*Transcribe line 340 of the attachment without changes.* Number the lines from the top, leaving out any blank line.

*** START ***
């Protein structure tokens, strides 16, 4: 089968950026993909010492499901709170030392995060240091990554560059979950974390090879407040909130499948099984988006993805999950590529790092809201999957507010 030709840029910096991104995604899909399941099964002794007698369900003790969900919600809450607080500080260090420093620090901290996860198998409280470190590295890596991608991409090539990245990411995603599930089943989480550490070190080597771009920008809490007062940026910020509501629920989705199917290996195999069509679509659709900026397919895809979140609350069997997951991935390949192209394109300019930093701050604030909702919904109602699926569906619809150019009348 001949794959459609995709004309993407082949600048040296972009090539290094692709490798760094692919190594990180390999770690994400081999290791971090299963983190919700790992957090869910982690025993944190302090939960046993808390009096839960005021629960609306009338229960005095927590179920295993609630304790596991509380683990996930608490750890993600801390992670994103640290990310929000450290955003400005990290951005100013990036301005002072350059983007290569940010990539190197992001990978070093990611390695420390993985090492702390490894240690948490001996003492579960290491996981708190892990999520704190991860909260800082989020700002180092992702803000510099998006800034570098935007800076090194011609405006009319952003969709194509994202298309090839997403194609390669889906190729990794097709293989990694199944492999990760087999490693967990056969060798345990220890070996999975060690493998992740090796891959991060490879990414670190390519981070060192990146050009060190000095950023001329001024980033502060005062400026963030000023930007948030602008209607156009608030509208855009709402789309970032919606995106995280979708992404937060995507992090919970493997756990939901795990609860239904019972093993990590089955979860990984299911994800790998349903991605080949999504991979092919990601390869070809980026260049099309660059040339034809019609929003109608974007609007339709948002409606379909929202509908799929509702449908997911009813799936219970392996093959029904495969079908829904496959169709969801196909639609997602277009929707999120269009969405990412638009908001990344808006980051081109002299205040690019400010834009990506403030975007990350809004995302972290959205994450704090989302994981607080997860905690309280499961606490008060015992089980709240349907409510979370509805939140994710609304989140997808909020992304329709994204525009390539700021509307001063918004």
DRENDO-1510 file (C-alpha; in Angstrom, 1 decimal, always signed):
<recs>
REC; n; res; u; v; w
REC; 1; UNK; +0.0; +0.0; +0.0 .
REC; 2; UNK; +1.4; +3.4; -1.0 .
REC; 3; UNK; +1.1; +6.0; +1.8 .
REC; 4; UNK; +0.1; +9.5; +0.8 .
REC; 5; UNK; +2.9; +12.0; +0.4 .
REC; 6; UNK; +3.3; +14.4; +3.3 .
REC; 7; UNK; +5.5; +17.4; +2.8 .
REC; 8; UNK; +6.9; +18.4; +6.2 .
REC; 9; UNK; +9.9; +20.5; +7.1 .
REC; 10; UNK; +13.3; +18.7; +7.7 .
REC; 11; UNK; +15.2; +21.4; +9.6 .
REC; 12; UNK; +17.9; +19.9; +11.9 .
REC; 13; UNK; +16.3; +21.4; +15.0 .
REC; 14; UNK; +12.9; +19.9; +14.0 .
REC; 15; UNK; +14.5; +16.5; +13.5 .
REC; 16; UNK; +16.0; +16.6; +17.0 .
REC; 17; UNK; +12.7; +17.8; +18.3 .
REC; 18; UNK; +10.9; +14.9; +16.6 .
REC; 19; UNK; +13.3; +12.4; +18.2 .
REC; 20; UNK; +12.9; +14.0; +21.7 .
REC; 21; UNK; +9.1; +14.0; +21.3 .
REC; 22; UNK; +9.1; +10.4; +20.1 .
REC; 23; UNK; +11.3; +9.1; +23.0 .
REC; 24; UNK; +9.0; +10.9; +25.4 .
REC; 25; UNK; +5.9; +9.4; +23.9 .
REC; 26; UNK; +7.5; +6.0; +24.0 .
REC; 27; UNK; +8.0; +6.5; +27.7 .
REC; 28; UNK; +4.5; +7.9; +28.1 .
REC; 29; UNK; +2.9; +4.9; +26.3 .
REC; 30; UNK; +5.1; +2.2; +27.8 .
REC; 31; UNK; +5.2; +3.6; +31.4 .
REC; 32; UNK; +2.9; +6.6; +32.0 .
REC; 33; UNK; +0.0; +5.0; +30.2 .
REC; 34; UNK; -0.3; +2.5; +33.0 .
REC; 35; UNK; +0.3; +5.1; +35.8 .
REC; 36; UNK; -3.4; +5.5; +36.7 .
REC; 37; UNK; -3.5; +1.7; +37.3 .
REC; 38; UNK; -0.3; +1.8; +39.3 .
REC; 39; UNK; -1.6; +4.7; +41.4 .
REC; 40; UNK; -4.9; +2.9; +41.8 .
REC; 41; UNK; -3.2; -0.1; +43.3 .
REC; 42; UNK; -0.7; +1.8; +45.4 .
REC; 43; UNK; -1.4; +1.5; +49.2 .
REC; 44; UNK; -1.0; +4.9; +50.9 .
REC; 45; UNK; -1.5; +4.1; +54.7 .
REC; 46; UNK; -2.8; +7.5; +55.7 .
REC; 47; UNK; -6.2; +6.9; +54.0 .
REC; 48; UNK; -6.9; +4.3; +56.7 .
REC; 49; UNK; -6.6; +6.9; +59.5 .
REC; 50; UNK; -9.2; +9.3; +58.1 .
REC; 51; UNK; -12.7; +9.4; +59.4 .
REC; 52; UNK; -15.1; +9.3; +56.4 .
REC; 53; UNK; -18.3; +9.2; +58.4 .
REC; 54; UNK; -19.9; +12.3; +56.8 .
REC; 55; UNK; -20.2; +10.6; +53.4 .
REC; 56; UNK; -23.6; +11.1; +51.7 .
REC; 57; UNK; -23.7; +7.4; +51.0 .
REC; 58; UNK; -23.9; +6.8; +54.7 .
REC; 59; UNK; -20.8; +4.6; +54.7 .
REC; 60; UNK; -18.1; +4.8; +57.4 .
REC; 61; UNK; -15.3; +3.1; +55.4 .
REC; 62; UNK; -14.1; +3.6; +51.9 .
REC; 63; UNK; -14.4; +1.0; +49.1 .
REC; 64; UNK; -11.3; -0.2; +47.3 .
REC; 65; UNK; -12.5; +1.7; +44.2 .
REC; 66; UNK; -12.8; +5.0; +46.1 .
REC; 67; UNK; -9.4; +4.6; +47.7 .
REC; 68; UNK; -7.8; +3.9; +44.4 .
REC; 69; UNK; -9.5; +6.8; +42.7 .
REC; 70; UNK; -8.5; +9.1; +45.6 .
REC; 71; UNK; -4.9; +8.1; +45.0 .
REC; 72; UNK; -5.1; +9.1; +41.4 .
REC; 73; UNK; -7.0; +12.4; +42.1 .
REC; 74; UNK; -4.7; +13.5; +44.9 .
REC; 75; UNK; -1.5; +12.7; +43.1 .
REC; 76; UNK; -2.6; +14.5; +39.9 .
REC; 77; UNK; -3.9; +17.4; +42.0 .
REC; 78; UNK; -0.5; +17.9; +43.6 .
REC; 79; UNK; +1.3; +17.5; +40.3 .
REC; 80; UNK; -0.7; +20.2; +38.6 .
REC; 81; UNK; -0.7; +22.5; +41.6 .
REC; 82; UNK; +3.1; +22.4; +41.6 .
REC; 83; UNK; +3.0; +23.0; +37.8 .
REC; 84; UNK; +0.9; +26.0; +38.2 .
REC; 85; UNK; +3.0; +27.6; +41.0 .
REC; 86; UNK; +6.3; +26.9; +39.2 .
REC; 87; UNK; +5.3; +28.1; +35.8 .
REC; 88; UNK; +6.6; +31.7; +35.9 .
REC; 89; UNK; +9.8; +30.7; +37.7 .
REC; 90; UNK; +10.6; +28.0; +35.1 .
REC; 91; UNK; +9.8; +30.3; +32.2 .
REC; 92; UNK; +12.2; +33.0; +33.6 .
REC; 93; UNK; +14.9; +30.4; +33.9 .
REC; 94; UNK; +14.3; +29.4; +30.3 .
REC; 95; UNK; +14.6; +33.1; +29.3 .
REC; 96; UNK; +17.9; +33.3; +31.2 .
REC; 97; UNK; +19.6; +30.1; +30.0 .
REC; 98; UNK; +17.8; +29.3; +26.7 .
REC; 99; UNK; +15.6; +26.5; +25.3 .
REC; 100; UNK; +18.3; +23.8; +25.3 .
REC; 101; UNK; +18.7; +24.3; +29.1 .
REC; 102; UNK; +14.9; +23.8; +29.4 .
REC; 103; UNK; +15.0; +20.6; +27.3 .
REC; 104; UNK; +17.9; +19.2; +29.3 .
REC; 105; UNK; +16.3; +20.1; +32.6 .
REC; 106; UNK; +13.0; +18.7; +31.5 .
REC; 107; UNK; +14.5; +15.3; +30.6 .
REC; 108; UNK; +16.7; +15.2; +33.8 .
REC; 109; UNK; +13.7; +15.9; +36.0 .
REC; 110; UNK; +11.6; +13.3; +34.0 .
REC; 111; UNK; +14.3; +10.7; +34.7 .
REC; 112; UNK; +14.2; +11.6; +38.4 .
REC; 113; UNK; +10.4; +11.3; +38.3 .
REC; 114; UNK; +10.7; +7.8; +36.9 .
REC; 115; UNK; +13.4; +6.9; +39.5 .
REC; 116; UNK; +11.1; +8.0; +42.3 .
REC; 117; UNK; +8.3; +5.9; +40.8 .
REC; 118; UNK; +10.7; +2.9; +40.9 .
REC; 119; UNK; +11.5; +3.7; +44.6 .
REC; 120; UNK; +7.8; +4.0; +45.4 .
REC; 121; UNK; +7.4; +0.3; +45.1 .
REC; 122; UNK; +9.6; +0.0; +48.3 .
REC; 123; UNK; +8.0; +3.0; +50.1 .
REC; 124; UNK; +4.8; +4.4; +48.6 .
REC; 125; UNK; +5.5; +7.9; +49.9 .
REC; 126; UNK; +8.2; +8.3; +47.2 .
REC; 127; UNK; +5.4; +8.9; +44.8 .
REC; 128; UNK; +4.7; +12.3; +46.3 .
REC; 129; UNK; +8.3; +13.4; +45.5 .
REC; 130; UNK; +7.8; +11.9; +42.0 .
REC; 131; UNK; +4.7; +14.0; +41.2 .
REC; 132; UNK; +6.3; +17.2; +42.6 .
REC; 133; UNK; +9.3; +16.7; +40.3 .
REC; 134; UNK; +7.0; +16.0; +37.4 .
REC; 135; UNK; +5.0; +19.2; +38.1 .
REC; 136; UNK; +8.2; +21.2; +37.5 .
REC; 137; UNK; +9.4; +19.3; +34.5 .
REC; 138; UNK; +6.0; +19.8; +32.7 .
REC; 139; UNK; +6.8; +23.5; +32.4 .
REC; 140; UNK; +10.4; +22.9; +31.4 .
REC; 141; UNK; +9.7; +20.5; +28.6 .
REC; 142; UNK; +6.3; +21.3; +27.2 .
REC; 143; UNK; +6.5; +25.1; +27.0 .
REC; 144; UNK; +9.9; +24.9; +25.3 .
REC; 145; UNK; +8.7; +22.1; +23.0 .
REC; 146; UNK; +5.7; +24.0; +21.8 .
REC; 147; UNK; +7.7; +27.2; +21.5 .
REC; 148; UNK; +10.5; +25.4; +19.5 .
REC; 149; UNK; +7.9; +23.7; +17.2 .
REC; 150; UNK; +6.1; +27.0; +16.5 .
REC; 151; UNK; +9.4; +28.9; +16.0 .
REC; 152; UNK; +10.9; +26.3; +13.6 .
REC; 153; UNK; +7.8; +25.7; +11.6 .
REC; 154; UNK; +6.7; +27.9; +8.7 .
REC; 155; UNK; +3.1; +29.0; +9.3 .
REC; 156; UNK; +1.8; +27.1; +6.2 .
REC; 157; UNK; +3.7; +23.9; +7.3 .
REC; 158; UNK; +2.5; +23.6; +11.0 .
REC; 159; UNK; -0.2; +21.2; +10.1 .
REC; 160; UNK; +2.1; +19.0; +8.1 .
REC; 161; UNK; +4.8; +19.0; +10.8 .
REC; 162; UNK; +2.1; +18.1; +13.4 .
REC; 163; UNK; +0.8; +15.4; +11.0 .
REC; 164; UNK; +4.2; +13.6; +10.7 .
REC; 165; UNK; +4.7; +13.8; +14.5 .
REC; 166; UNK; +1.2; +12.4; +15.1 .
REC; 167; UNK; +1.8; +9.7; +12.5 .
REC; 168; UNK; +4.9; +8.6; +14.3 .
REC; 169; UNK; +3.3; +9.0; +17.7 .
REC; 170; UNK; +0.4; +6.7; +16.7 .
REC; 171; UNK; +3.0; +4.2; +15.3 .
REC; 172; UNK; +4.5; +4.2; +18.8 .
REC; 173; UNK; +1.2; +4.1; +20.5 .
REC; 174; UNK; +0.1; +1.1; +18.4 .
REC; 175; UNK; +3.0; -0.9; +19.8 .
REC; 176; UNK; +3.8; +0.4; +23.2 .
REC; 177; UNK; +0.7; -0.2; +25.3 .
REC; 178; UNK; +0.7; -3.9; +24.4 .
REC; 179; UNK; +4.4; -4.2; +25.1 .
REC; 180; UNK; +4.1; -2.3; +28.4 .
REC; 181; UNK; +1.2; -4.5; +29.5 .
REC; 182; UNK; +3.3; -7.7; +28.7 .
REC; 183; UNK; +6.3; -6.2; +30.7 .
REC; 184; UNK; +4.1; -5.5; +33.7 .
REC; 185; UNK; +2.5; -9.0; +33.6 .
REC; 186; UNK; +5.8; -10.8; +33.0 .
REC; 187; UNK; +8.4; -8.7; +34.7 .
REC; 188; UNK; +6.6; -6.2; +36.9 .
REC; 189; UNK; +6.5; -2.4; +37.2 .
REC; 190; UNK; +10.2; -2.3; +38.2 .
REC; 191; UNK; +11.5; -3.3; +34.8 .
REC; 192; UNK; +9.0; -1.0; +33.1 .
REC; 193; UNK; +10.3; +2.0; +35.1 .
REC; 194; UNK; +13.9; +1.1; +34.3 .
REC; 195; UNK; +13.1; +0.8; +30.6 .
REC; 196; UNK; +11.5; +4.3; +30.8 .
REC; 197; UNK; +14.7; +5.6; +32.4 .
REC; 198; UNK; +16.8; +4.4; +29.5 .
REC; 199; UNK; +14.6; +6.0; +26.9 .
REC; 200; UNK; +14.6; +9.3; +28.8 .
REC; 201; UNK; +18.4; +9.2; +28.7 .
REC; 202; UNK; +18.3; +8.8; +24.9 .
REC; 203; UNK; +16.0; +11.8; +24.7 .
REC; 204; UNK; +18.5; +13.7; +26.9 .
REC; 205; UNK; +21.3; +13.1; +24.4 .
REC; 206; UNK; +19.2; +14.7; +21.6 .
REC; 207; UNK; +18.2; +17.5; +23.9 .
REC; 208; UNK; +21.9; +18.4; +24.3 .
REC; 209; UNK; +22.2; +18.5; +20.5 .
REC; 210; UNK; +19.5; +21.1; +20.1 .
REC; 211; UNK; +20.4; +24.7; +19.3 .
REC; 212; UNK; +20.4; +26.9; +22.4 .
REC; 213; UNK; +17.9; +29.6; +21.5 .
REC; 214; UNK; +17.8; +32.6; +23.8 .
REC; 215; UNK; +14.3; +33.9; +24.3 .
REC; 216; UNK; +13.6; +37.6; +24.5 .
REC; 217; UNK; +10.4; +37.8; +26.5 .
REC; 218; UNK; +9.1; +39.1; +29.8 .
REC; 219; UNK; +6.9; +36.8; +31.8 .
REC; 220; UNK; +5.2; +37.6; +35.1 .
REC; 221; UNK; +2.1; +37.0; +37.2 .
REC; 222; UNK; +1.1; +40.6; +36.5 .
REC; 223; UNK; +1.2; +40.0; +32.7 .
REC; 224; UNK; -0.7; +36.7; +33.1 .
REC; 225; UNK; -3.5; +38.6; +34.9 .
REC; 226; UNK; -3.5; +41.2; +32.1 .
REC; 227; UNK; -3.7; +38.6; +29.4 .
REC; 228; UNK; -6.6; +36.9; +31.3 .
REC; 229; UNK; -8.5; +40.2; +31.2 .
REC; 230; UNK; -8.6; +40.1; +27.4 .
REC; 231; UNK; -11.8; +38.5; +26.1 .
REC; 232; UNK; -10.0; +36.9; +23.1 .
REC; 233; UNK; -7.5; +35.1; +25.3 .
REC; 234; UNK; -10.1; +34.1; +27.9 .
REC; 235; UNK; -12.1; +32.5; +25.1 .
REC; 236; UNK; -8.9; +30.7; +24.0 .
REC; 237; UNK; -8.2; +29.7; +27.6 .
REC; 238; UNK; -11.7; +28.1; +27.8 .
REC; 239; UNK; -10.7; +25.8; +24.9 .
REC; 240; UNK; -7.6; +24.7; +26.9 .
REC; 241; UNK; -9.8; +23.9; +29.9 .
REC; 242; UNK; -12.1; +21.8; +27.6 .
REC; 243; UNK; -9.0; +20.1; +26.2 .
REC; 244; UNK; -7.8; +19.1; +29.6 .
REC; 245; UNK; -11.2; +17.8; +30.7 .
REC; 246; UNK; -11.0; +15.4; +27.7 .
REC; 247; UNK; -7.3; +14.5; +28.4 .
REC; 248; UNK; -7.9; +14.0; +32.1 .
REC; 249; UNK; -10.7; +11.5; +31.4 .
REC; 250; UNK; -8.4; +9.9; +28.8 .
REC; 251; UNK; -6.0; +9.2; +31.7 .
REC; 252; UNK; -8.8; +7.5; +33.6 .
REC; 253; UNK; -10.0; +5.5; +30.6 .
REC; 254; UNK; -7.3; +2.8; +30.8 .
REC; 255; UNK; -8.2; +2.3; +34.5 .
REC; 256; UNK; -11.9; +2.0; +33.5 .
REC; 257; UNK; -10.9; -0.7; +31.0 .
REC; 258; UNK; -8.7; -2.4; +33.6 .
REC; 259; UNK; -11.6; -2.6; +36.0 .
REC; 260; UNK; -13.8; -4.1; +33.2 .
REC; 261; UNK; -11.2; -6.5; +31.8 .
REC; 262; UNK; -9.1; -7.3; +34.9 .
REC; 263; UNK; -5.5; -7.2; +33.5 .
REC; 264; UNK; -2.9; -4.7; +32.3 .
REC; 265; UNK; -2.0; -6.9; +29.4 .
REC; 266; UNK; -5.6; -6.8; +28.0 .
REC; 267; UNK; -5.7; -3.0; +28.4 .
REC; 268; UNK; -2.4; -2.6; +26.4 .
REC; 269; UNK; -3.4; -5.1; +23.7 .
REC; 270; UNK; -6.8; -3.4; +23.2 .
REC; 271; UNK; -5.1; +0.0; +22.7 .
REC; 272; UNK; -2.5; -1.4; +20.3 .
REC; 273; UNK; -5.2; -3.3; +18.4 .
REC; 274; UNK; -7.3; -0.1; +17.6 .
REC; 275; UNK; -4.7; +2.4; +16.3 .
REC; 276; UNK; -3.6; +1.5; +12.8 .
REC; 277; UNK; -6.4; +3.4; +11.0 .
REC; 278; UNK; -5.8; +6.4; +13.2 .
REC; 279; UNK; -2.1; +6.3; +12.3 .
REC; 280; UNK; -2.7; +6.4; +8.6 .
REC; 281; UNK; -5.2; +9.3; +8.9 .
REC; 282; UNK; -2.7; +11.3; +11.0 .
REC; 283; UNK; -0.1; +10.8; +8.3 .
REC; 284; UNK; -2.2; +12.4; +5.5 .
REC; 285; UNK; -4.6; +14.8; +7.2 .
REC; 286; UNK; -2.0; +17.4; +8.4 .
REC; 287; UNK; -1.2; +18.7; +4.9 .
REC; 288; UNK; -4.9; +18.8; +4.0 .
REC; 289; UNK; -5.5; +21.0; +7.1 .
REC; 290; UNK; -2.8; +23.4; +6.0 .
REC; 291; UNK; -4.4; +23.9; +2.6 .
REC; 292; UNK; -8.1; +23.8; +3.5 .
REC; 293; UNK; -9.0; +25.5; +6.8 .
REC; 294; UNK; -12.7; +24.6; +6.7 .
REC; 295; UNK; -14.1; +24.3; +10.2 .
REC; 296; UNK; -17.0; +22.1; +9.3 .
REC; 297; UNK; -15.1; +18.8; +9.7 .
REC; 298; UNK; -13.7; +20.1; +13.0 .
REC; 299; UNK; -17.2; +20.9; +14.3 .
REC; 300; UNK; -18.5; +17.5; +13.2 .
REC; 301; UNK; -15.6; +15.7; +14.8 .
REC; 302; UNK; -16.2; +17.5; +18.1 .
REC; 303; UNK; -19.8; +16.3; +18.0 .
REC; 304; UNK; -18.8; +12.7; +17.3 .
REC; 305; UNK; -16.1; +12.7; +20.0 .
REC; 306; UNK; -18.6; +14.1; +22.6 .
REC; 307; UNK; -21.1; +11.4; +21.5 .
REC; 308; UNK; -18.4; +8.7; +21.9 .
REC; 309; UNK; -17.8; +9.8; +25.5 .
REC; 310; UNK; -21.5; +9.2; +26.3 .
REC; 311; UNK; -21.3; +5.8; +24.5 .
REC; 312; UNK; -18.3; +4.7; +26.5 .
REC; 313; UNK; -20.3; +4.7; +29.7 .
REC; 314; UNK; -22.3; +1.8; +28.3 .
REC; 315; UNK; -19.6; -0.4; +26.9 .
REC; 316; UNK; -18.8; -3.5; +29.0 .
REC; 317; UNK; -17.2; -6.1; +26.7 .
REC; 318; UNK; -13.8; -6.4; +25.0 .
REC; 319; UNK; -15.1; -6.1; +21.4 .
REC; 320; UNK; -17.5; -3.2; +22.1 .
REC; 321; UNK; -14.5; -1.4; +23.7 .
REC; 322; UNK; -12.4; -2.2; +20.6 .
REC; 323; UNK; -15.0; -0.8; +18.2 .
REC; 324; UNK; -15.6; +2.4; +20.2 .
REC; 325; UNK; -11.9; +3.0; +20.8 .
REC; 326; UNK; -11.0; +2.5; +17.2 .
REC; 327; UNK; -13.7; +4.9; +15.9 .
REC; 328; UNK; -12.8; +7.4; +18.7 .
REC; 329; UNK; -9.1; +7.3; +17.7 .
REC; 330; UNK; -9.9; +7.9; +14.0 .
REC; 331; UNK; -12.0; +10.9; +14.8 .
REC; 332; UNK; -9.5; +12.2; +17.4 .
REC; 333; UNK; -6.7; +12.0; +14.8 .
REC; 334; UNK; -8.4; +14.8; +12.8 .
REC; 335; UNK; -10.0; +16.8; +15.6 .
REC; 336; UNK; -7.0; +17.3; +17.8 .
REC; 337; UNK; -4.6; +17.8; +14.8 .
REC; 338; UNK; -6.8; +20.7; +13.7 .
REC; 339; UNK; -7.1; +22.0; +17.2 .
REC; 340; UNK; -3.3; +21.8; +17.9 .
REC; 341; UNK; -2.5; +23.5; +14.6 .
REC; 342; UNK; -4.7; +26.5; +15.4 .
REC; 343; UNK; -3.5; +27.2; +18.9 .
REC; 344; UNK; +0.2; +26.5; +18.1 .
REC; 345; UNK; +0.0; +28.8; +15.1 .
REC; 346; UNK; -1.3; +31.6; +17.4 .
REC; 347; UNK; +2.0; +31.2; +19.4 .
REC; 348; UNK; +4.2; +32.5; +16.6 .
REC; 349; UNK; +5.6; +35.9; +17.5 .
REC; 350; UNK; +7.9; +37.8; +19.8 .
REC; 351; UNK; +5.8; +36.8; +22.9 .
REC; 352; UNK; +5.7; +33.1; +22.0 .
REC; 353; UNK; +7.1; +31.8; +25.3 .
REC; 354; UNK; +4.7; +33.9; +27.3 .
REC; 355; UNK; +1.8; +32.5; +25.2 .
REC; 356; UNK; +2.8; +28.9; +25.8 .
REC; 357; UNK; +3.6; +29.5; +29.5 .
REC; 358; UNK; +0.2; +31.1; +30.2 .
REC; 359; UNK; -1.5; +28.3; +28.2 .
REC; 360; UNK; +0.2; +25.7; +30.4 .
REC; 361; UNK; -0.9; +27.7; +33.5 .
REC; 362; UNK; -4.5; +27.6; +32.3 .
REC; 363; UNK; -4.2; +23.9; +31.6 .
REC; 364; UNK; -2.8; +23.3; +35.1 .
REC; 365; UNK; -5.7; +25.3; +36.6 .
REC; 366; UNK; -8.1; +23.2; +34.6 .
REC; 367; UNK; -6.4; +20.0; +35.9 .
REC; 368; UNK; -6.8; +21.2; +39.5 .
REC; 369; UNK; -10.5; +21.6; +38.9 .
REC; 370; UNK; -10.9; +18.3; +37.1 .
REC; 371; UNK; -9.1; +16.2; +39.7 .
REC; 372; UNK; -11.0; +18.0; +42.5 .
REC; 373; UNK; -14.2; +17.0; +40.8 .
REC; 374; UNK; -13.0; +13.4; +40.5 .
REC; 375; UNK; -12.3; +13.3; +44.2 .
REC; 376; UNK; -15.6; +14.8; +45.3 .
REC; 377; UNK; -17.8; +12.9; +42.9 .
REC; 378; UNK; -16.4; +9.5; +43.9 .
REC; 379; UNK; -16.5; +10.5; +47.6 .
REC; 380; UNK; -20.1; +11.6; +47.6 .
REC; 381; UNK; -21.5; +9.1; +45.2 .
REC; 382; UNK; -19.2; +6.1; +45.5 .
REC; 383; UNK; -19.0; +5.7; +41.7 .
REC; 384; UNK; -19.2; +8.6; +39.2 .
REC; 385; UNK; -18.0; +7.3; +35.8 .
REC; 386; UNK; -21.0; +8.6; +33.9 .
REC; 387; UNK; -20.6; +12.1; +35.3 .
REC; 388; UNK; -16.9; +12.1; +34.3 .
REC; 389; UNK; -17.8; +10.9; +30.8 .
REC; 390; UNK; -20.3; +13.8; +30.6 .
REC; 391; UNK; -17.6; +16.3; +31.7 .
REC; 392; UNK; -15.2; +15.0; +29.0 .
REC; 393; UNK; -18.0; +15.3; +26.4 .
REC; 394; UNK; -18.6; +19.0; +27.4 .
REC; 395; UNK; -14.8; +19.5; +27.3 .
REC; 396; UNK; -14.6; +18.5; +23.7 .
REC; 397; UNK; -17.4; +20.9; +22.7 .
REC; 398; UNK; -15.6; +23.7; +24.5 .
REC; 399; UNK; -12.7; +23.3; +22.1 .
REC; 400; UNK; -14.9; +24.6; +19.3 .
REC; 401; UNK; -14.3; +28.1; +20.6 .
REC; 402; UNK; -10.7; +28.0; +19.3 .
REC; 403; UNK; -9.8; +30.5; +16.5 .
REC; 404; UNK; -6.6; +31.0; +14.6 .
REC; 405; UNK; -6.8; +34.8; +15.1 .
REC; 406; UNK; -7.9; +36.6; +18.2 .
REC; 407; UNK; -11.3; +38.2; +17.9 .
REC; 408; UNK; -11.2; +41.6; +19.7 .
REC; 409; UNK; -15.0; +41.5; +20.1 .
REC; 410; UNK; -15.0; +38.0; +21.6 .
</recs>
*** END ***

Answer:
REC; 336; UNK; -7.0; +17.3; +17.8 .